Trading Probes Busting Out at the SEC

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The New York Sun

If there’s ever a remake of the blockbuster musical “Carousel,” its most catchy tune, “June Is Busting Out All Over,” might appropriately be sung by a chorus of those regulators who police Wall Street.

Why so? Because this month has seen an unusual outburst of stock trading investigations commenced by the Securities and Exchange Commission. In all, the SEC has kicked off at least 13 such probes within the past two weeks, with five of them centered in the energy sector, I’m told.

The commission, as usual, declined to comment on the investigations, of which none have been reported, but a regulatory contact with close ties to the SEC confirmed the probes, 10 of which involve companies whose shares are traded on the New York Stock Exchange.

Those people who refuse to operate in the securities market on a level playing field – the ones who relish the cheating game – will never learn, says one regulator, who estimates that this year’s stock trading investigations at various exchanges and regulatory agencies are up an average of between 10% and 15% from last year. While the usual leaks stemming from the stepped-up outbreak of merger-mania might well be viewed as the chief catalyst for such a rise, in fact the majority of investigations transcend that arena and have nothing to do with the M &A rage, the regulator tells me.

As part of its investigations, the SEC has recently fired off letters to the brokerage community in which it requested the names of any of the firms’ clients or employees who traded in either the shares or options of the 13 companies during specified time periods. The investigations, which are being handled out of the agency’s Washington office, focus on the following companies:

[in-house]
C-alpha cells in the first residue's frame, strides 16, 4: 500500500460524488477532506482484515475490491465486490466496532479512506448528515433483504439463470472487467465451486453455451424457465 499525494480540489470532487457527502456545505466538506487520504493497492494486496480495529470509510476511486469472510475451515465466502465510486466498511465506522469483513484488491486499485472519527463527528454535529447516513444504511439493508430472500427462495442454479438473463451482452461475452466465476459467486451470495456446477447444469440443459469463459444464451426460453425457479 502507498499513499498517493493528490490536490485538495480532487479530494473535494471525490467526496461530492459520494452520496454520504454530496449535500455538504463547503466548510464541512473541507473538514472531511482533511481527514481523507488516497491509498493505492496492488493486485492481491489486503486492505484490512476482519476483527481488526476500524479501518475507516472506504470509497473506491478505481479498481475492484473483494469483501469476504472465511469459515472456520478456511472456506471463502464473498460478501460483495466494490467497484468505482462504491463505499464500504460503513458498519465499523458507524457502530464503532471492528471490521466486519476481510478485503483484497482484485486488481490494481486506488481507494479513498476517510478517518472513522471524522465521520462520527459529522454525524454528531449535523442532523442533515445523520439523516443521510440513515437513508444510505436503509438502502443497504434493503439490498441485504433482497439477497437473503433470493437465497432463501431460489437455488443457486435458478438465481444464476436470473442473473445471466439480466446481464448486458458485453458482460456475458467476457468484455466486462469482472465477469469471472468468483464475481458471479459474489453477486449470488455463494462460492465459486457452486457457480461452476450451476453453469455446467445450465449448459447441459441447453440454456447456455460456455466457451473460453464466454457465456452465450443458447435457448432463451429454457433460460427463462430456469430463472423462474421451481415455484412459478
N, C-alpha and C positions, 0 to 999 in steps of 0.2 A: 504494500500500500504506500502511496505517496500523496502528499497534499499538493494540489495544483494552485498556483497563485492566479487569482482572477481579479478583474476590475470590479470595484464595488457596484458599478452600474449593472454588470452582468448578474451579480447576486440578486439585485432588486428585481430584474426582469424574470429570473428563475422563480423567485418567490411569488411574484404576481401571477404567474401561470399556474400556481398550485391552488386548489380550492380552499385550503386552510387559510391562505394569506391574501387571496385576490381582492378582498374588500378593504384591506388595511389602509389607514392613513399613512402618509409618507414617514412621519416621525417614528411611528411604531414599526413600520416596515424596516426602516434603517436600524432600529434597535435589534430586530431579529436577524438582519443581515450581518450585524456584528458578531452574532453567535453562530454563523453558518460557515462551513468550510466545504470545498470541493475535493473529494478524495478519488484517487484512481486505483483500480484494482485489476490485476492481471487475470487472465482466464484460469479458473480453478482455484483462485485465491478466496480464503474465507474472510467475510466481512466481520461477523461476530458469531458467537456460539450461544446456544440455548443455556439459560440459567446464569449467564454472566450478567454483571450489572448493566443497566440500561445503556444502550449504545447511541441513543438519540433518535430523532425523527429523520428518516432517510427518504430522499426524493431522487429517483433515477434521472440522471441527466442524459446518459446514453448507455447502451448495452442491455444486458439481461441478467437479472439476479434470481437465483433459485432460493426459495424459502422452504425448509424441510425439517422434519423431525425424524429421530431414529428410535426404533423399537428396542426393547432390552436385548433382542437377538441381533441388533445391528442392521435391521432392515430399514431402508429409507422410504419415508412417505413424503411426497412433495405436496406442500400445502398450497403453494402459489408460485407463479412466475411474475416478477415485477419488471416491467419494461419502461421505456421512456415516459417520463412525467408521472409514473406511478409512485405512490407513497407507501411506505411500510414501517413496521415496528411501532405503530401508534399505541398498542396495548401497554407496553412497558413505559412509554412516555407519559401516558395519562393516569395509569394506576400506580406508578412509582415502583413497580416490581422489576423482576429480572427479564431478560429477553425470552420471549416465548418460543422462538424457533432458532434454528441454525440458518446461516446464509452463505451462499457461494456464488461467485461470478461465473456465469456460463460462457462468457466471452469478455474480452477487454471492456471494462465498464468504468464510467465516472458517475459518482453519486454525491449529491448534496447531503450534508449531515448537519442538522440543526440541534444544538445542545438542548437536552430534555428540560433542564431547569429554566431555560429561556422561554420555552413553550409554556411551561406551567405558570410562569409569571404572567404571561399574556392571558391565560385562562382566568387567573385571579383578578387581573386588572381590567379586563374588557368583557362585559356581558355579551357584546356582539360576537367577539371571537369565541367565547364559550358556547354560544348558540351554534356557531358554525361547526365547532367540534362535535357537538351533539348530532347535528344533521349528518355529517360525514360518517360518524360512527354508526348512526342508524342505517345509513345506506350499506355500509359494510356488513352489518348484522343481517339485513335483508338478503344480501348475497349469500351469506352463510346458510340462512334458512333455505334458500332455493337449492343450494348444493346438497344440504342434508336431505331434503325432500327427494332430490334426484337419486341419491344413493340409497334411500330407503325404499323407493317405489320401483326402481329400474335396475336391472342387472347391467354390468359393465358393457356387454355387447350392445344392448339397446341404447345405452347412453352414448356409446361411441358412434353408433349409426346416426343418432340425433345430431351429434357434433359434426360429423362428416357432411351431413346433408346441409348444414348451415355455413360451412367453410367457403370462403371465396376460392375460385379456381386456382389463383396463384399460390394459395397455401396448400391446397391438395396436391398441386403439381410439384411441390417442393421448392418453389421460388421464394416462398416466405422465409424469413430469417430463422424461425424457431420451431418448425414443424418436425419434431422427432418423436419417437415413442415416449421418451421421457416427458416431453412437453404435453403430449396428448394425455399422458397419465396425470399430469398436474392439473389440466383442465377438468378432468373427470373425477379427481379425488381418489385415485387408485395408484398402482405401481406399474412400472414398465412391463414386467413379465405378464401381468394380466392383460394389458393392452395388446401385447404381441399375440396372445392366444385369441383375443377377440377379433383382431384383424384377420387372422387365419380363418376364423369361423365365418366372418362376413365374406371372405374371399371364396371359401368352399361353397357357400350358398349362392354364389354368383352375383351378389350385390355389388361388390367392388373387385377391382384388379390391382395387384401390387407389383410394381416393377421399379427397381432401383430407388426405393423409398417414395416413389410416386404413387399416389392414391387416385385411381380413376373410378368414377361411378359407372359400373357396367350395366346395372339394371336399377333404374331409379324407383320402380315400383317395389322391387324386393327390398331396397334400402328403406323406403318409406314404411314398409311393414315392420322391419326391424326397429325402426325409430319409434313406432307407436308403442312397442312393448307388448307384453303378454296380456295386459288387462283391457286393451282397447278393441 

* Plains All American Pipeline ($46.14), which owns and operates about 15,000 miles of pipelines throughout Canada and America. The company is 17% owned by Vulcan Energy, which is controlled by a Microsoft co-founder, Paul Allen.

* Southwestern Energy ($27.02), an oil and gas exploration and production company in the Southwest.

* Genesis Energy ($12.36), which buys and aggregates crude oil at the wellhead and makes bulk purchases at terminal and pipeline facilities for resale.

* Regal Beloit Corporation ($44.07), a manufacturer of motion control and power transmission products.

* Geron Corporation ($6.74), which collates and processes tires.

* Las Vegas Sands ($65.88), a hotelcasino resort operator.

* Hornbeck Offshore Services ($32.96),which provides marine transportation of oilfield equipment, supplies, and petroleum products.

* Technical Olympic USA ($14.50), a homebuilder that operates nearly 250 communities in Florida, Texas, and western and mid-Atlantic states.

* Taiwan Semiconductor ($8.78), operator of the world’s largest semiconductor foundry.

* L.G. Philips LCD ($17.21), one of the world’s top producers of thin-film transistor liquid crystal displays.

* Nalco Holding ($16.92), the world’s largest maker of chemicals used in water treatments.

* Capital Title Group ($7.62), a provider of title insurance and escrow services, primarily in the Southwest.

* Enterprise Products Partners ($24.67), a leading player in North American natural gas, natural gas liquids, and the crude oil industries.

What do these investigations all mean to the average investor who may own the companies’ shares? Not, it should be stressed, that there’s necessarily anything materially wrong at the companies, but rather that the commission suspects a violation may have occurred in the trading of the shares, possibly the illegal use of inside information.

About the only thing an SEC spokesman, John Nester, would say about the agency’s investigations in general is that there are about 2,000 underway.

dandordan@aol.com


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